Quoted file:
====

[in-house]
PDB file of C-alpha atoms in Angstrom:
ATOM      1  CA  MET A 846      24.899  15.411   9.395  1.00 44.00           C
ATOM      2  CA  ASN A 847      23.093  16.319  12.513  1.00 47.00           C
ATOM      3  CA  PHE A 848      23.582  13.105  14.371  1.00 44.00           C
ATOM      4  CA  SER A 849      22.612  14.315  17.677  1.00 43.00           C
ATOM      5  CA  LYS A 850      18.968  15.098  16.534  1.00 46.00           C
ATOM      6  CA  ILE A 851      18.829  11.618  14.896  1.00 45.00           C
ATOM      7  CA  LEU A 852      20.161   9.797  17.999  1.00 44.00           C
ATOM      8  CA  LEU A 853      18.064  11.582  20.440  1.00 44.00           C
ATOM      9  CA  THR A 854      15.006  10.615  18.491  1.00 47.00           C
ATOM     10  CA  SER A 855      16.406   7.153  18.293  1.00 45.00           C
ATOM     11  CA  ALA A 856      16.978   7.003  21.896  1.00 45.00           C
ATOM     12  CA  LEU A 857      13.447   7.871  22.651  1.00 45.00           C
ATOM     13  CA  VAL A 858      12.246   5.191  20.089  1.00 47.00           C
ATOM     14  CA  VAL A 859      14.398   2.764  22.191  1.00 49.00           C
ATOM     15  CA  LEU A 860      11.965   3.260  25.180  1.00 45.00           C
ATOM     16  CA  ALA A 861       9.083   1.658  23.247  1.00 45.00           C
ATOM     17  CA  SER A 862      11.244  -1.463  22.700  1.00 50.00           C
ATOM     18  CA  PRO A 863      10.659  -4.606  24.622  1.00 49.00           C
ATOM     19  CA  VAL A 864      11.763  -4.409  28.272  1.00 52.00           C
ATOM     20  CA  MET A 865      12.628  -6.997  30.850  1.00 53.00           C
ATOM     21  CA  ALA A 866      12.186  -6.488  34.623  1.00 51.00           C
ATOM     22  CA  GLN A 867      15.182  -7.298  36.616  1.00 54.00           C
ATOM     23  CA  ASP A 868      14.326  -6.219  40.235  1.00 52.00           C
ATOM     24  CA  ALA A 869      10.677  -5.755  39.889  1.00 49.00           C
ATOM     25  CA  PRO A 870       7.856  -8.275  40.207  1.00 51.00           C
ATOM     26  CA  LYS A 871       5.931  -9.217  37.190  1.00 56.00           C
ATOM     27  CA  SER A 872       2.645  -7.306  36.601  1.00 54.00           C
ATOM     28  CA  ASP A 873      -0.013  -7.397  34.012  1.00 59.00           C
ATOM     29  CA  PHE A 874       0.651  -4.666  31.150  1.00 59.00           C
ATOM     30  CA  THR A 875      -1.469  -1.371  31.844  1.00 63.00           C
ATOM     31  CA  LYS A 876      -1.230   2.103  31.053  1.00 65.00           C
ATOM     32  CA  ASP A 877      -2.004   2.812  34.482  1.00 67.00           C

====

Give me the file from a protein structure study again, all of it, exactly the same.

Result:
[in-house]
PDB file of C-alpha atoms in Angstrom:
ATOM      1  CA  MET A 846      24.899  15.411   9.395  1.00 44.00           C
ATOM      2  CA  ASN A 847      23.093  16.319  12.513  1.00 47.00           C
ATOM      3  CA  PHE A 848      23.582  13.105  14.371  1.00 44.00           C
ATOM      4  CA  SER A 849      22.612  14.315  17.677  1.00 43.00           C
ATOM      5  CA  LYS A 850      18.968  15.098  16.534  1.00 46.00           C
ATOM      6  CA  ILE A 851      18.829  11.618  14.896  1.00 45.00           C
ATOM      7  CA  LEU A 852      20.161   9.797  17.999  1.00 44.00           C
ATOM      8  CA  LEU A 853      18.064  11.582  20.440  1.00 44.00           C
ATOM      9  CA  THR A 854      15.006  10.615  18.491  1.00 47.00           C
ATOM     10  CA  SER A 855      16.406   7.153  18.293  1.00 45.00           C
ATOM     11  CA  ALA A 856      16.978   7.003  21.896  1.00 45.00           C
ATOM     12  CA  LEU A 857      13.447   7.871  22.651  1.00 45.00           C
ATOM     13  CA  VAL A 858      12.246   5.191  20.089  1.00 47.00           C
ATOM     14  CA  VAL A 859      14.398   2.764  22.191  1.00 49.00           C
ATOM     15  CA  LEU A 860      11.965   3.260  25.180  1.00 45.00           C
ATOM     16  CA  ALA A 861       9.083   1.658  23.247  1.00 45.00           C
ATOM     17  CA  SER A 862      11.244  -1.463  22.700  1.00 50.00           C
ATOM     18  CA  PRO A 863      10.659  -4.606  24.622  1.00 49.00           C
ATOM     19  CA  VAL A 864      11.763  -4.409  28.272  1.00 52.00           C
ATOM     20  CA  MET A 865      12.628  -6.997  30.850  1.00 53.00           C
ATOM     21  CA  ALA A 866      12.186  -6.488  34.623  1.00 51.00           C
ATOM     22  CA  GLN A 867      15.182  -7.298  36.616  1.00 54.00           C
ATOM     23  CA  ASP A 868      14.326  -6.219  40.235  1.00 52.00           C
ATOM     24  CA  ALA A 869      10.677  -5.755  39.889  1.00 49.00           C
ATOM     25  CA  PRO A 870       7.856  -8.275  40.207  1.00 51.00           C
ATOM     26  CA  LYS A 871       5.931  -9.217  37.190  1.00 56.00           C
ATOM     27  CA  SER A 872       2.645  -7.306  36.601  1.00 54.00           C
ATOM     28  CA  ASP A 873      -0.013  -7.397  34.012  1.00 59.00           C
ATOM     29  CA  PHE A 874       0.651  -4.666  31.150  1.00 59.00           C
ATOM     30  CA  THR A 875      -1.469  -1.371  31.844  1.00 63.00           C
ATOM     31  CA  LYS A 876      -1.230   2.103  31.053  1.00 65.00           C
ATOM     32  CA  ASP A 877      -2.004   2.812  34.482  1.00 67.00           C